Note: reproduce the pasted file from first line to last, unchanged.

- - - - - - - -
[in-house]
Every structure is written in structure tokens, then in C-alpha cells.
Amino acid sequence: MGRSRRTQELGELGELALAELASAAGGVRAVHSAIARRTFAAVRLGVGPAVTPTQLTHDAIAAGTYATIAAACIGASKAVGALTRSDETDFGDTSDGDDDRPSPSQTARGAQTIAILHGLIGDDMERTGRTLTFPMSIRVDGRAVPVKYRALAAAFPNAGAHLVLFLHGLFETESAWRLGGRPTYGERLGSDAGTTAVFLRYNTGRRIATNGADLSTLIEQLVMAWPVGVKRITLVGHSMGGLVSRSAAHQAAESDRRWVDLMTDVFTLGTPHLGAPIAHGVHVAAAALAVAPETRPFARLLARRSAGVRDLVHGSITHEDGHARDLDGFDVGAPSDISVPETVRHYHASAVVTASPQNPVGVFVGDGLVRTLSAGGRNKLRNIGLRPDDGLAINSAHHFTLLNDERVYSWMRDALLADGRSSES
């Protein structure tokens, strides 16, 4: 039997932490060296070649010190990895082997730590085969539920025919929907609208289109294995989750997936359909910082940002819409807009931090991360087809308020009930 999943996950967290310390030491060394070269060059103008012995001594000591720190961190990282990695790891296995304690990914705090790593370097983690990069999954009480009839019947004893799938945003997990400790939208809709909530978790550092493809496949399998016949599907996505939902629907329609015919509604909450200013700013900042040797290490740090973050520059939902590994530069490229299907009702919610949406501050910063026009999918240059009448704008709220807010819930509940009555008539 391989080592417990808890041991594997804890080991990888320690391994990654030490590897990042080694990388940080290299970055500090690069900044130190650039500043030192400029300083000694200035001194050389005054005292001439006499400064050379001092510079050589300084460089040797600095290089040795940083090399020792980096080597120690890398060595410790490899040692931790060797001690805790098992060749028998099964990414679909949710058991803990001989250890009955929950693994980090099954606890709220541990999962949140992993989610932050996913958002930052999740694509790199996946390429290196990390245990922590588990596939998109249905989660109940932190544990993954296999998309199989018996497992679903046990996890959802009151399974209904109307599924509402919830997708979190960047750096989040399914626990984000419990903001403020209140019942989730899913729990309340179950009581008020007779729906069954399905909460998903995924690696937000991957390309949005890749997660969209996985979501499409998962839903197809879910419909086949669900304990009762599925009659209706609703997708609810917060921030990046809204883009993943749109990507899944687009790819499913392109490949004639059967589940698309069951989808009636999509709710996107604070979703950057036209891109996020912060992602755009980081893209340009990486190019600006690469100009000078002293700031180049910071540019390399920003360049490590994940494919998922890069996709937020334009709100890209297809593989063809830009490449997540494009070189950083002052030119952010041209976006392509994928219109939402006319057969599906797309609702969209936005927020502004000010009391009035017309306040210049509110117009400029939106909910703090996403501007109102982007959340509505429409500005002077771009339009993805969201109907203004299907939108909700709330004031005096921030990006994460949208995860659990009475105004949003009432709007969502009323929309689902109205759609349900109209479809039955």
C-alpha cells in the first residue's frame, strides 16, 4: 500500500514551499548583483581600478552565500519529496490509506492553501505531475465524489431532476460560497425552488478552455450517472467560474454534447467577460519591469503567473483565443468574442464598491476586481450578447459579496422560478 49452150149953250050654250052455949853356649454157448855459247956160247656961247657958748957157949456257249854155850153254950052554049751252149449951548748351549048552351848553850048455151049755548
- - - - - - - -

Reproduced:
[in-house]
Every structure is written in structure tokens, then in C-alpha cells.
Amino acid sequence: MGRSRRTQELGELGELALAELASAAGGVRAVHSAIARRTFAAVRLGVGPAVTPTQLTHDAIAAGTYATIAAACIGASKAVGALTRSDETDFGDTSDGDDDRPSPSQTARGAQTIAILHGLIGDDMERTGRTLTFPMSIRVDGRAVPVKYRALAAAFPNAGAHLVLFLHGLFETESAWRLGGRPTYGERLGSDAGTTAVFLRYNTGRRIATNGADLSTLIEQLVMAWPVGVKRITLVGHSMGGLVSRSAAHQAAESDRRWVDLMTDVFTLGTPHLGAPIAHGVHVAAAALAVAPETRPFARLLARRSAGVRDLVHGSITHEDGHARDLDGFDVGAPSDISVPETVRHYHASAVVTASPQNPVGVFVGDGLVRTLSAGGRNKLRNIGLRPDDGLAINSAHHFTLLNDERVYSWMRDALLADGRSSES
């Protein structure tokens, strides 16, 4: 039997932490060296070649010190990895082997730590085969539920025919929907609208289109294995989750997936359909910082940002819409807009931090991360087809308020009930 999943996950967290310390030491060394070269060059103008012995001594000591720190961190990282990695790891296995304690990914705090790593370097983690990069999954009480009839019947004893799938945003997990400790939208809709909530978790550092493809496949399998016949599907996505939902629907329609015919509604909450200013700013900042040797290490740090973050520059939902590994530069490229299907009702919610949406501050910063026009999918240059009448704008709220807010819930509940009555008539 391989080592417990808890041991594997804890080991990888320690391994990654030490590897990042080694990388940080290299970055500090690069900044130190650039500043030192400029300083000694200035001194050389005054005292001439006499400064050379001092510079050589300084460089040797600095290089040795940083090399020792980096080597120690890398060595410790490899040692931790060797001690805790098992060749028998099964990414679909949710058991803990001989250890009955929950693994980090099954606890709220541990999962949140992993989610932050996913958002930052999740694509790199996946390429290196990390245990922590588990596939998109249905989660109940932190544990993954296999998309199989018996497992679903046990996890959802009151399974209904109307599924509402919830997708979190960047750096989040399914626990984000419990903001403020209140019942989730899913729990309340179950009581008020007779729906069954399905909460998903995924690696937000991957390309949005890749997660969209996985979501499409998962839903197809879910419909086949669900304990009762599925009659209706609703997708609810917060921030990046809204883009993943749109990507899944687009790819499913392109490949004639059967589940698309069951989808009636999509709710996107604070979703950057036209891109996020912060992602755009980081893209340009990486190019600006690469100009000078002293700031180049910071540019390399920003360049490590994940494919998922890069996709937020334009709100890209297809593989063809830009490449997540494009070189950083002052030119952010041209976006392509994928219109939402006319057969599906797309609702969209936005927020502004000010009391009035017309306040210049509110117009400029939106909910703090996403501007109102982007959340509505429409500005002077771009339009993805969201109907203004299907939108909700709330004031005096921030990006994460949208995860659990009475105004949003009432709007969502009323929309689902109205759609349900109209479809039955």
C-alpha cells in the first residue's frame, strides 16, 4: 500500500514551499548583483581600478552565500519529496490509506492553501505531475465524489431532476460560497425552488478552455450517472467560474454534447467577460519591469503567473483565443468574442464598491476586481450578447459579496422560478 49452150149953250050654250052455949853356649454157448855459247956160247656961247657958748957157949456257249854155850153254950052554049751252149449951548748351549048552351848553850048455151049755548